• Required?
    • True
  • Data Type
    • String
  • Default Value
    • (None)

host_login_name

This should be the "regular" user account that you use to log into your appliance. For example, if you installed this on a Raspberry Pi system running Raspbian, then this value would be "pi".

This value is used to configure both btsync and ssh keypair auth.

Please note that you should not set this value to root. It will cause unexpected results. Also please note that you should probably not allow root connections to your ssh server.

  • Required?
    • True
  • Data Type
    • String
  • Default Value
    • (None)

btsync_web_ip

This is the IP address that the Btsync web application will listen on.

Please note that by default this value is 0.0.0.0, which means that anyone can connect to it. This is useful when you are initially setting up your device but a bad idea once everything is configured because this web interface is lacking the following:

  • HTTPS
  • Hardened security code

After you are done setting up all of your btsync shares, you should change this value to something like 127.0.0.1. You should only change it back to something publicly accessible if you need to make a change to one of your shares.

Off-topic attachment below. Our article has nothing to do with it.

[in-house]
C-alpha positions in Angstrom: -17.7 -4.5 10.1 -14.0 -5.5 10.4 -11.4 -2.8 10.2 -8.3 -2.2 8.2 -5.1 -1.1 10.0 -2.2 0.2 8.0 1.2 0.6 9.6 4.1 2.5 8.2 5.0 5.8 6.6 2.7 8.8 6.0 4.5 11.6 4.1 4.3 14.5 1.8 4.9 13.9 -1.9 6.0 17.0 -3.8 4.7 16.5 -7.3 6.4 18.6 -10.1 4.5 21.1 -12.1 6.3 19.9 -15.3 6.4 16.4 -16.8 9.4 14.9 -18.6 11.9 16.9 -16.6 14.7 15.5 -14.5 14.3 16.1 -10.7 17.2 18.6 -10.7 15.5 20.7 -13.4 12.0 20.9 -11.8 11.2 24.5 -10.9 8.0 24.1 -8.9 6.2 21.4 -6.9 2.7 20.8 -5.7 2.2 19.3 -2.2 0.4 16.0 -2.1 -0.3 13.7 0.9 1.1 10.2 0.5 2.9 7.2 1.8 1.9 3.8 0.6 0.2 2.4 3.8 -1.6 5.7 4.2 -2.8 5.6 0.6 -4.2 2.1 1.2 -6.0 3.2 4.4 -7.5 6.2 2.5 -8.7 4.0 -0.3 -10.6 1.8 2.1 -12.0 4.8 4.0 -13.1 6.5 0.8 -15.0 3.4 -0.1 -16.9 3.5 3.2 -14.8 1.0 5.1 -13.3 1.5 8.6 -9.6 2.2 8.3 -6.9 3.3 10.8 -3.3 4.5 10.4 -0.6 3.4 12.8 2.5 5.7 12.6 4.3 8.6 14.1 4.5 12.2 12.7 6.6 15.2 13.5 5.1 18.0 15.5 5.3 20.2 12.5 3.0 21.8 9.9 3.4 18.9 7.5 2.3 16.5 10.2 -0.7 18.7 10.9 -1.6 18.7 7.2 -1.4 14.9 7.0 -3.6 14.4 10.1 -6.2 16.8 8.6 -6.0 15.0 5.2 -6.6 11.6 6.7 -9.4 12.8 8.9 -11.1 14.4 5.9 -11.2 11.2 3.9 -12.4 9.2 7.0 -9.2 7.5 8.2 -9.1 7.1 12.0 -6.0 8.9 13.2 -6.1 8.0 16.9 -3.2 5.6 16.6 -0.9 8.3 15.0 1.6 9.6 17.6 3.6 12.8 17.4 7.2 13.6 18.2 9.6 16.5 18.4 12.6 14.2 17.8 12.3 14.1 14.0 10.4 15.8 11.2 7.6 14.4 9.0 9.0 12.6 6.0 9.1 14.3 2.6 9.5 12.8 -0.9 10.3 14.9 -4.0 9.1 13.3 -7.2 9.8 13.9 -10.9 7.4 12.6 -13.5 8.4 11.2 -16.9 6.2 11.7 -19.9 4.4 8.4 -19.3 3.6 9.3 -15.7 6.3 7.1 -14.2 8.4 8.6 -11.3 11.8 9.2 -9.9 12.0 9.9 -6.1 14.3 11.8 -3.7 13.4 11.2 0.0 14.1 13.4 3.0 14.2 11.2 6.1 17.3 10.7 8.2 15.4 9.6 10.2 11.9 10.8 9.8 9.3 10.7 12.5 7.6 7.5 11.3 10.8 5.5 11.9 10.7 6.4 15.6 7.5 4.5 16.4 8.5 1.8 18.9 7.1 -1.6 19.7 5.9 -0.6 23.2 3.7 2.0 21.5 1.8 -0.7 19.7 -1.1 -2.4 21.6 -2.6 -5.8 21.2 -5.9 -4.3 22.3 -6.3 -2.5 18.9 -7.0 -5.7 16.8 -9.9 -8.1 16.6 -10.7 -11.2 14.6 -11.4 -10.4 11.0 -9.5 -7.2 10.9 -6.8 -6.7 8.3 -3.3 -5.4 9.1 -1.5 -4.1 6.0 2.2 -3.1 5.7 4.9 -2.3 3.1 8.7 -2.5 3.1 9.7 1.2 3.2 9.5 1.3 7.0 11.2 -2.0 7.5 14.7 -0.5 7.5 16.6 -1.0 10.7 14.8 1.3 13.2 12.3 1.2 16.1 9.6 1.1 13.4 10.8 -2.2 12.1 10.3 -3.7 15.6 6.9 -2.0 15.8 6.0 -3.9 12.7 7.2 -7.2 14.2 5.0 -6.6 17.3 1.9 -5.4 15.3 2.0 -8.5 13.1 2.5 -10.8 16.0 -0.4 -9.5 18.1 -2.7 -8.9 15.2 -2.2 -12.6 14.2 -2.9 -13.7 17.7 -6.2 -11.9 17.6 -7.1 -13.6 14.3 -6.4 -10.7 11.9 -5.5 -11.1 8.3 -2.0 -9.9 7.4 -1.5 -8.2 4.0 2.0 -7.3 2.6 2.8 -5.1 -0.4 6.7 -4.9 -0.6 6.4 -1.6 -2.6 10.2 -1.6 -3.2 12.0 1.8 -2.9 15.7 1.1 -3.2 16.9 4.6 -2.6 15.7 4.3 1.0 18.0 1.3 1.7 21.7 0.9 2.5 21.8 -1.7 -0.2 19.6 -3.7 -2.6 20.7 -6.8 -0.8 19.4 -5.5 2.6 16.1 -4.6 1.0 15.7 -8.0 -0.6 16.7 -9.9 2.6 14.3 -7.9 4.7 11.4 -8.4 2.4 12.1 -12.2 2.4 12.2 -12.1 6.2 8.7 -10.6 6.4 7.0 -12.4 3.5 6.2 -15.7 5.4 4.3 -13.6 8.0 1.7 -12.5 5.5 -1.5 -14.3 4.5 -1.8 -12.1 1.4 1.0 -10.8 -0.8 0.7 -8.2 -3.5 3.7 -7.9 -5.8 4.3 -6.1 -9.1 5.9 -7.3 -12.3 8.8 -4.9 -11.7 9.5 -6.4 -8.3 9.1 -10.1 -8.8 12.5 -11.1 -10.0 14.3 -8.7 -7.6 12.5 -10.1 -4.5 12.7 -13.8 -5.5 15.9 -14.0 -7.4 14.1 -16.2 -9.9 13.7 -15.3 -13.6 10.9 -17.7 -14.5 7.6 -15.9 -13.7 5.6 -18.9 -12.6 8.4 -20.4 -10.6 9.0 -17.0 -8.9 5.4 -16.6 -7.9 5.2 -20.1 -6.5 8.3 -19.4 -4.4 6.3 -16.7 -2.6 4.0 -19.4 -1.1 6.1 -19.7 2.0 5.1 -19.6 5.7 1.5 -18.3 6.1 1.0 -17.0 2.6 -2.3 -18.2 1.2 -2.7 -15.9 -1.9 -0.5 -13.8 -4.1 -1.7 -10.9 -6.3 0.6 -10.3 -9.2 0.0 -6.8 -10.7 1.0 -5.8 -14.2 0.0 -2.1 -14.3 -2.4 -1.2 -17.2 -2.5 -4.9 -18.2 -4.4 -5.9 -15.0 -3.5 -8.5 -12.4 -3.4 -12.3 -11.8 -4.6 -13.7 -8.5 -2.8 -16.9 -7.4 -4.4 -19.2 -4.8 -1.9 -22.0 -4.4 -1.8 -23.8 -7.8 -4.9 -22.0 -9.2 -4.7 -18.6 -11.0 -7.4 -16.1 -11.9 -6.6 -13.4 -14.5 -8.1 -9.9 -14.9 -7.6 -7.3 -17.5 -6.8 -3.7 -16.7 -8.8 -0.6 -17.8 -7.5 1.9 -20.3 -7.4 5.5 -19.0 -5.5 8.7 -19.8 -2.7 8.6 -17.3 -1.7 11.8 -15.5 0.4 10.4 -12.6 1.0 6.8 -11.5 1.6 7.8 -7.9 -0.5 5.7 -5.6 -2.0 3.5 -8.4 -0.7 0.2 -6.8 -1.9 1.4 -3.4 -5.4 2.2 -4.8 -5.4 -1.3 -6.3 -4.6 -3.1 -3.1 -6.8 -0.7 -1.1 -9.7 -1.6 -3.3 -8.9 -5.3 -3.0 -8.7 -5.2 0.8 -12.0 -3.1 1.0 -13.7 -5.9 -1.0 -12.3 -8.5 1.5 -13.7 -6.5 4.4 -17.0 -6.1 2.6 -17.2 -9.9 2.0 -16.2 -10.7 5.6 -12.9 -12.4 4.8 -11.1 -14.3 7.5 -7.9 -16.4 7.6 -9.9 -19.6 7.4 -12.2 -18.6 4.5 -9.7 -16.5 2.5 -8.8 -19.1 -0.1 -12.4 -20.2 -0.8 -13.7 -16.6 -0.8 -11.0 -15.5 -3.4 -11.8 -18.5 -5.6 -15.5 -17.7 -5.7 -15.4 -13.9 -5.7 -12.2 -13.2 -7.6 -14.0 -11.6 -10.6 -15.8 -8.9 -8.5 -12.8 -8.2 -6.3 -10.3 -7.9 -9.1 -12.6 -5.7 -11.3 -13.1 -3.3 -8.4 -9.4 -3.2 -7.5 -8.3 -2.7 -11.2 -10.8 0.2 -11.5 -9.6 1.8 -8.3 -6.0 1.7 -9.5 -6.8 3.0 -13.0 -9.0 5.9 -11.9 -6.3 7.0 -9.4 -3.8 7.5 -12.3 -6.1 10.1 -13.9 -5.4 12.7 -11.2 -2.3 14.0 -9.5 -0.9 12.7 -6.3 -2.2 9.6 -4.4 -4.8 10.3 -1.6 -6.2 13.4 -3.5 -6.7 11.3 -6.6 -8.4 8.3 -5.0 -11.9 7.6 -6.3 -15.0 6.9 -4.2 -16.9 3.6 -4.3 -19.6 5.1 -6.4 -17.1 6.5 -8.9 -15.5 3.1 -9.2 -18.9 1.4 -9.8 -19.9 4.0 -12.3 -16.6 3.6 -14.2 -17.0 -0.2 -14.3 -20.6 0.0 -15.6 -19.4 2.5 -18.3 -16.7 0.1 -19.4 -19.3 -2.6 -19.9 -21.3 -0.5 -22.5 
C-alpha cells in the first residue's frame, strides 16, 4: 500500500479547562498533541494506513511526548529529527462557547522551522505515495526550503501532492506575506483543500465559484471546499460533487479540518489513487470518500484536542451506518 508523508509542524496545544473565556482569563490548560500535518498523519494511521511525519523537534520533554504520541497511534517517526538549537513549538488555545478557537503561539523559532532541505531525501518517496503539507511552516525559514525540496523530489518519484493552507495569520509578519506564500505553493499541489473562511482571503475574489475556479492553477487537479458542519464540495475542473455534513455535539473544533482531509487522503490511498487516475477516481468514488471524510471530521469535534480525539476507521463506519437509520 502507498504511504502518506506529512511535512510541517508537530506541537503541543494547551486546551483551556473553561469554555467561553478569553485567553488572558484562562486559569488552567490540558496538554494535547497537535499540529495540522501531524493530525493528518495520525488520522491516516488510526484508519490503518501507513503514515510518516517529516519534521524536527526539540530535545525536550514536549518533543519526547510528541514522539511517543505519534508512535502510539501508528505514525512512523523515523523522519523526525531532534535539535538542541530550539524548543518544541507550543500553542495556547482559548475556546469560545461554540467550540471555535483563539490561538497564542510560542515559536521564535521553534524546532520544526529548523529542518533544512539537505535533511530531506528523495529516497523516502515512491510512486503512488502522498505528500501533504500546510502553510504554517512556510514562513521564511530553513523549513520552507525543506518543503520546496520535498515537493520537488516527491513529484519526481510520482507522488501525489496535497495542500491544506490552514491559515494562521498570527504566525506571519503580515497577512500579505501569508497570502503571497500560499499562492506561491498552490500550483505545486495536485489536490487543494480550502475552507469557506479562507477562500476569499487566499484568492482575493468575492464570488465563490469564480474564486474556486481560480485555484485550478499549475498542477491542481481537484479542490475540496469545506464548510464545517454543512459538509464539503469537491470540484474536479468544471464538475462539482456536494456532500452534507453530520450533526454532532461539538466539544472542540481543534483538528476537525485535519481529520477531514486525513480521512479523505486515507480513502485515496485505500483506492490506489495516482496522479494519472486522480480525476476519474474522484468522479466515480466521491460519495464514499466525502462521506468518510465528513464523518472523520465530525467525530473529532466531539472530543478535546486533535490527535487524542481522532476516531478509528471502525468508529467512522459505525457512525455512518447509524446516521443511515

Also, please note that the btsync web interface does not seem to work with any console-based web browser that I was able to find. So that sucks. Also, it appears to be a royal pain in the butt currently to set up the web client to use HTTPS. So that sucks too.

  • Required?
    • True
  • Data Type
    • String
  • Default Value
    • (None)

btsync_web_port

TODO

  • Required?
    • True
  • Data Type
    • String
  • Default Value
    • 0.0.0.0

btsync_web_login

The id that you would like to use to log into the btsync web app.

  • Required?
    • True
  • Data Type
    • String
  • Default Value
    • admin

btsync_web_password

The password that you would like to use with the $btsync_web_login id.

  • Required?
    • True
  • Data Type
    • String
  • Default Value
    • (None)

harden_sudo

Whether or not you would like to make it a little hard to escalate privileges on your machine using sudo. Ideally, you would set this to "true" but on some systems (like Vagrant VM's) it will break things.

  • Required?
    • True
  • Data Type
    • String
  • Default Value
    • true